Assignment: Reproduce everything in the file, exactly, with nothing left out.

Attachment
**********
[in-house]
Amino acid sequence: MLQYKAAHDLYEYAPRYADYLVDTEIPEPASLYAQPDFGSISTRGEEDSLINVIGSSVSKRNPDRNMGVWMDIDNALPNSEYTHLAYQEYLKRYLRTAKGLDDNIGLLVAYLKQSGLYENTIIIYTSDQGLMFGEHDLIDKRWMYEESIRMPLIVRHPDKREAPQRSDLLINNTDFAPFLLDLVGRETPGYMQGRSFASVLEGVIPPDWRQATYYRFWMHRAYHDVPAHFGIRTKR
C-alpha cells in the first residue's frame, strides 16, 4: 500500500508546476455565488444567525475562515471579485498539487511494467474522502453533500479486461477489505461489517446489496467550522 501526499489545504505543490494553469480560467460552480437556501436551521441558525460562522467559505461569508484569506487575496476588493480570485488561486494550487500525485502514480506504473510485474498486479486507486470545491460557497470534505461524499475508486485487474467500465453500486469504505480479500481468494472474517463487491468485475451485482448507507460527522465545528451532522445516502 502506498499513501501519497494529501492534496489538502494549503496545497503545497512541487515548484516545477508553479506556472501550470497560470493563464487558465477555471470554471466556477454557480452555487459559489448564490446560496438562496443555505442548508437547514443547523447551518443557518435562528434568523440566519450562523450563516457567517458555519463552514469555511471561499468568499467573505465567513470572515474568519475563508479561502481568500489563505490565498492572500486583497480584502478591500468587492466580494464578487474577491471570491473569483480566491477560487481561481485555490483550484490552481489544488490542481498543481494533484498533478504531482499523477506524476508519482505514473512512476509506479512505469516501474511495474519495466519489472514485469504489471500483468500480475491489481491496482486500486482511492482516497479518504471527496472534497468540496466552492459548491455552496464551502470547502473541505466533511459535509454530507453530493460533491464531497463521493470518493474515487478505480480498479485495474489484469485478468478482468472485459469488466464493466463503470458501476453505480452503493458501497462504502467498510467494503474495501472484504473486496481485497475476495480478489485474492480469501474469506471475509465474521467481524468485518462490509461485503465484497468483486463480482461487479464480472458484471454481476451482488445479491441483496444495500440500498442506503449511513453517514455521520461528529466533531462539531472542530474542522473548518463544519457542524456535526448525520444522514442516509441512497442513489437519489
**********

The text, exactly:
[in-house]
Amino acid sequence: MLQYKAAHDLYEYAPRYADYLVDTEIPEPASLYAQPDFGSISTRGEEDSLINVIGSSVSKRNPDRNMGVWMDIDNALPNSEYTHLAYQEYLKRYLRTAKGLDDNIGLLVAYLKQSGLYENTIIIYTSDQGLMFGEHDLIDKRWMYEESIRMPLIVRHPDKREAPQRSDLLINNTDFAPFLLDLVGRETPGYMQGRSFASVLEGVIPPDWRQATYYRFWMHRAYHDVPAHFGIRTKR
C-alpha cells in the first residue's frame, strides 16, 4: 500500500508546476455565488444567525475562515471579485498539487511494467474522502453533500479486461477489505461489517446489496467550522 501526499489545504505543490494553469480560467460552480437556501436551521441558525460562522467559505461569508484569506487575496476588493480570485488561486494550487500525485502514480506504473510485474498486479486507486470545491460557497470534505461524499475508486485487474467500465453500486469504505480479500481468494472474517463487491468485475451485482448507507460527522465545528451532522445516502 502506498499513501501519497494529501492534496489538502494549503496545497503545497512541487515548484516545477508553479506556472501550470497560470493563464487558465477555471470554471466556477454557480452555487459559489448564490446560496438562496443555505442548508437547514443547523447551518443557518435562528434568523440566519450562523450563516457567517458555519463552514469555511471561499468568499467573505465567513470572515474568519475563508479561502481568500489563505490565498492572500486583497480584502478591500468587492466580494464578487474577491471570491473569483480566491477560487481561481485555490483550484490552481489544488490542481498543481494533484498533478504531482499523477506524476508519482505514473512512476509506479512505469516501474511495474519495466519489472514485469504489471500483468500480475491489481491496482486500486482511492482516497479518504471527496472534497468540496466552492459548491455552496464551502470547502473541505466533511459535509454530507453530493460533491464531497463521493470518493474515487478505480480498479485495474489484469485478468478482468472485459469488466464493466463503470458501476453505480452503493458501497462504502467498510467494503474495501472484504473486496481485497475476495480478489485474492480469501474469506471475509465474521467481524468485518462490509461485503465484497468483486463480482461487479464480472458484471454481476451482488445479491441483496444495500440500498442506503449511513453517514455521520461528529466533531462539531472542530474542522473548518463544519457542524456535526448525520444522514442516509441512497442513489437519489